AA: -It was a big change, but Moscow is a lovely city. There were so many wonderful things about Moscow like its architecture, exhibitions, and theatres. I spent one year studying the language and preparing for the examination to enter in the Academy of Arts and it was a good thing that I had a strong background in realism. Moscow gave me the possibility to enjoy a good life during the six years that I lived there. I went to a good school and I enjoyed the artistic atmosphere of the city. It was 1978, Mikhail Gorbachov, and later on the golden times of Russia, and for us coming from Aden it was not difficult and not easy: In my case, I went from a small city to Moscow, with some ten million people; there were theatres like the Bolshoi theatre, music…What does art mean? It does not mean painting only, it is all this that we had the chance to enjoy in Russia. One of my favorite things from Moscow was something that I haven’t seen in any other cities of the world, be it the United Kingdom or Finland, Denmark, Germany and many places I have traveled to: if you go to the metro in Moscow you will see great artistic works, sculptures, ceramics, paintings from very famous artists. The metro is like a museum and also if you go to the parks you find sculptures as well. There are so many exhibitions, museums like the Pushkin museum, and every year they would send a student from the academy to another country to learn about art… we went to so many of the former soviet republics to see art there. This experience was also beautiful for me because I had the chance to see the original works of big painters like Cezanne or Van Gogh. During the time I lived in Russia it was very easy to travel everywhere by train, it was a great experience.
AA: - I came back to Aden with a master degree in fine arts and I started to paint in Aden. At the beginning I worked at the Ministry of Culture in order to have a salary to maintain my life. Throughout my life, my grand father had given me so many mythological stories to fill my childhood and so when I finished and came back I made a studio for working on art inspired by all these stories. I thus made small exhibitions in hotels in Aden, then I worked on portrays and things I learnt in Russia, I worked on photographs, and then I had the chance to travel to Kuwait in 1987 for the Arabian Exhibition, a big exhibition. At that time I was working on finding myself, my style, something that would define me and my work; I was working on fantastic, Arabian themes…I traveled with that work and it was the first time for me to exhibit my work and to be seen at the biennale in Kuwait. In this occasion my work was awarded among so many good and famous artists, I couldn’t believe I obtained the first prize. From this biennale I learnt that my style was good since it was awarded with the golden medal. I learnt that I had to continue with this style.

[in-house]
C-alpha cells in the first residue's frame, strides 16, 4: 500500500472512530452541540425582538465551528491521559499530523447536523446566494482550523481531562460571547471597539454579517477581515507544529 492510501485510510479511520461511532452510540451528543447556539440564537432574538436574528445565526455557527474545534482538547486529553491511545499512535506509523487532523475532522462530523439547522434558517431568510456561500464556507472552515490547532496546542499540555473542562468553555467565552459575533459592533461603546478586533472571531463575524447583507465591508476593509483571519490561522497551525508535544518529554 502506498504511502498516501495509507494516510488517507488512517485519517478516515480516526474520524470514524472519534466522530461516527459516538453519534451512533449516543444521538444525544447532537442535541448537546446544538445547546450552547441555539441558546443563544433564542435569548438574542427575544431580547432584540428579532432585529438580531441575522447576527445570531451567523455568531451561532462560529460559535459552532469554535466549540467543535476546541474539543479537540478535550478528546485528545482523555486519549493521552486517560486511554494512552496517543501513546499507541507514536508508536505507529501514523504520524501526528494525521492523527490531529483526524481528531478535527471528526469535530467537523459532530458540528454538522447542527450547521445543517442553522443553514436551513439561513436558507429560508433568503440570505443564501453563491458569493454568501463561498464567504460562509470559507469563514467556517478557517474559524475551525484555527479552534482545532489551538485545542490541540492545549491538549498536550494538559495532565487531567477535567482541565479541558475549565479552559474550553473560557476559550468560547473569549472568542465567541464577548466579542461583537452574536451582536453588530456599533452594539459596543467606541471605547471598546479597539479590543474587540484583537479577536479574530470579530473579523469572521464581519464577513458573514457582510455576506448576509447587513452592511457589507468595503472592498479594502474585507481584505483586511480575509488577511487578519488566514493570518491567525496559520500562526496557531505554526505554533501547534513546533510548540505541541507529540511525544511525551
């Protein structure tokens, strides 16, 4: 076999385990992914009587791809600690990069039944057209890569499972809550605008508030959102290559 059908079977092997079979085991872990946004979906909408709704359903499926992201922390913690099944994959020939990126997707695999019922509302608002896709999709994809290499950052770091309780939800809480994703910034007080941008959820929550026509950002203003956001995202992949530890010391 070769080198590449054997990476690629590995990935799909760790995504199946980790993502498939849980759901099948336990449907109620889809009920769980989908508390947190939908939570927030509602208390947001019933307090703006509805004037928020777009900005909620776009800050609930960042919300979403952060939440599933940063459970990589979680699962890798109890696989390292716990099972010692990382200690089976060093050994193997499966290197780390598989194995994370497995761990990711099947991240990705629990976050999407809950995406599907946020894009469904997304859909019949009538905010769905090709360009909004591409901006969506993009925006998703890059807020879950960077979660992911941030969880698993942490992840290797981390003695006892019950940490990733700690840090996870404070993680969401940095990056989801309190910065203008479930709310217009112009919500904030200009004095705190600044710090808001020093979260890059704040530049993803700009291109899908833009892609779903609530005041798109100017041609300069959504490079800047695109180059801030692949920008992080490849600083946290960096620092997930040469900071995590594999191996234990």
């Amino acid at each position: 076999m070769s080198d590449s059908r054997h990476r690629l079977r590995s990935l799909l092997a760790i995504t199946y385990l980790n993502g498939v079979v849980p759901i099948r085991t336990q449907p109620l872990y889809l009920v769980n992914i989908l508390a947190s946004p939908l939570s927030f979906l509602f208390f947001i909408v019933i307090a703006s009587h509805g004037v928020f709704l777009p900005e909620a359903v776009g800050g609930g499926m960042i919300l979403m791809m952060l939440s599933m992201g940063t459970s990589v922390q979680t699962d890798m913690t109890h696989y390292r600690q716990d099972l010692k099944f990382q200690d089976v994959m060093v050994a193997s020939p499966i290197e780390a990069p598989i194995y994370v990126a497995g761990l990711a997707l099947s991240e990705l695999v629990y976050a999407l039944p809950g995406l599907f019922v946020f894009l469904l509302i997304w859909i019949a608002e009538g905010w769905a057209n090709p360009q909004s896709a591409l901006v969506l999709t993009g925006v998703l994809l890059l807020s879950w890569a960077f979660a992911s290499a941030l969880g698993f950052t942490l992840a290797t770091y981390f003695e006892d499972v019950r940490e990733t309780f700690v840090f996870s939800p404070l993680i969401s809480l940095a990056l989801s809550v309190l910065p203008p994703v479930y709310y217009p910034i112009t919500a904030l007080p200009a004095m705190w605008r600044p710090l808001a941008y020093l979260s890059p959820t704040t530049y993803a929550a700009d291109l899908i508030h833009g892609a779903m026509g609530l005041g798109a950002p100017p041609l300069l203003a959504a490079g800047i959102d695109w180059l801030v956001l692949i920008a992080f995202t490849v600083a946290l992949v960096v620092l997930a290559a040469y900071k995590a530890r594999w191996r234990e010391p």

YO: -How do you define your style?
AA: - There are three nice things I see in my way of painting: architecture, mythology, and our Arab people from Yemen. There is a lot of fantasy, which you can see in the book I did with my wife. This stories start when we talk about my grand father’s stories, then we start to make a composition of the stories with mythology and dreams involved in it. My style is full of dreams and through the paintings you can see dreams come true. My children talk to me and make up stories about flying horses and imaginary things, and with my good Russian background I can see the composition and colors, and that is how I put everything together. Every part of my work has an open meaning, there is continuity in the cities I draw, they are not closed. When I travel in my country I see villages, people, architecture, and I keep these pictures in my mind, and then when I start working this comes out as a mosaique, a composition with dances, buildings, people…all this is in my mind: a woman that I make fly in my painting, like a bird, like the migrating birds that I have seen so many times in the port of Aden.